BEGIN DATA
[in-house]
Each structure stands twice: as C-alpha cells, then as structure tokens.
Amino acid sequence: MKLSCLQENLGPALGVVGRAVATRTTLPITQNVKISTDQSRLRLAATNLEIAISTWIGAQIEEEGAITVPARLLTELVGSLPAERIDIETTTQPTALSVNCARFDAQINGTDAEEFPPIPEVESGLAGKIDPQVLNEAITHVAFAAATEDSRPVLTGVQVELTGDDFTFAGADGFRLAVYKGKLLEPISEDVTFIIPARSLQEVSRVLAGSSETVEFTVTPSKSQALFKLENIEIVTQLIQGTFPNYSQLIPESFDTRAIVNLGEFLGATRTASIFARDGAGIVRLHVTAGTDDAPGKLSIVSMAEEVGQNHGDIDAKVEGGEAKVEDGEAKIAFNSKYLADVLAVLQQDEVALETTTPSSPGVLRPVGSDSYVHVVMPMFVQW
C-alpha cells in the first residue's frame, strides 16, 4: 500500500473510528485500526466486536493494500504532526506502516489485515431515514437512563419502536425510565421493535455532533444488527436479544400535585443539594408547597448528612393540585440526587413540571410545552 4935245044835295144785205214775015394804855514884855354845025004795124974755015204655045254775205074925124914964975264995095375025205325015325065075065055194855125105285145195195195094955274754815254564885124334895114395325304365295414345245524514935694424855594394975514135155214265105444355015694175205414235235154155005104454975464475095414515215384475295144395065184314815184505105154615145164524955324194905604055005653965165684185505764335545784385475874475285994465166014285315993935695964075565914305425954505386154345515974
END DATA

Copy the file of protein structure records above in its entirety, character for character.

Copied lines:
[in-house]
Each structure stands twice: as C-alpha cells, then as structure tokens.
Amino acid sequence: MKLSCLQENLGPALGVVGRAVATRTTLPITQNVKISTDQSRLRLAATNLEIAISTWIGAQIEEEGAITVPARLLTELVGSLPAERIDIETTTQPTALSVNCARFDAQINGTDAEEFPPIPEVESGLAGKIDPQVLNEAITHVAFAAATEDSRPVLTGVQVELTGDDFTFAGADGFRLAVYKGKLLEPISEDVTFIIPARSLQEVSRVLAGSSETVEFTVTPSKSQALFKLENIEIVTQLIQGTFPNYSQLIPESFDTRAIVNLGEFLGATRTASIFARDGAGIVRLHVTAGTDDAPGKLSIVSMAEEVGQNHGDIDAKVEGGEAKVEDGEAKIAFNSKYLADVLAVLQQDEVALETTTPSSPGVLRPVGSDSYVHVVMPMFVQW
C-alpha cells in the first residue's frame, strides 16, 4: 500500500473510528485500526466486536493494500504532526506502516489485515431515514437512563419502536425510565421493535455532533444488527436479544400535585443539594408547597448528612393540585440526587413540571410545552 4935245044835295144785205214775015394804855514884855354845025004795124974755015204655045254775205074925124914964975264995095375025205325015325065075065055194855125105285145195195195094955274754815254564885124334895114395325304365295414345245524514935694424855594394975514135155214265105444355015694175205414235235154155005104454975464475095414515215384475295144395065184314815184505105154615145164524955324194905604055005653965165684185505764335545784385475874475285994465166014285315993935695964075565914305425954505386154345515974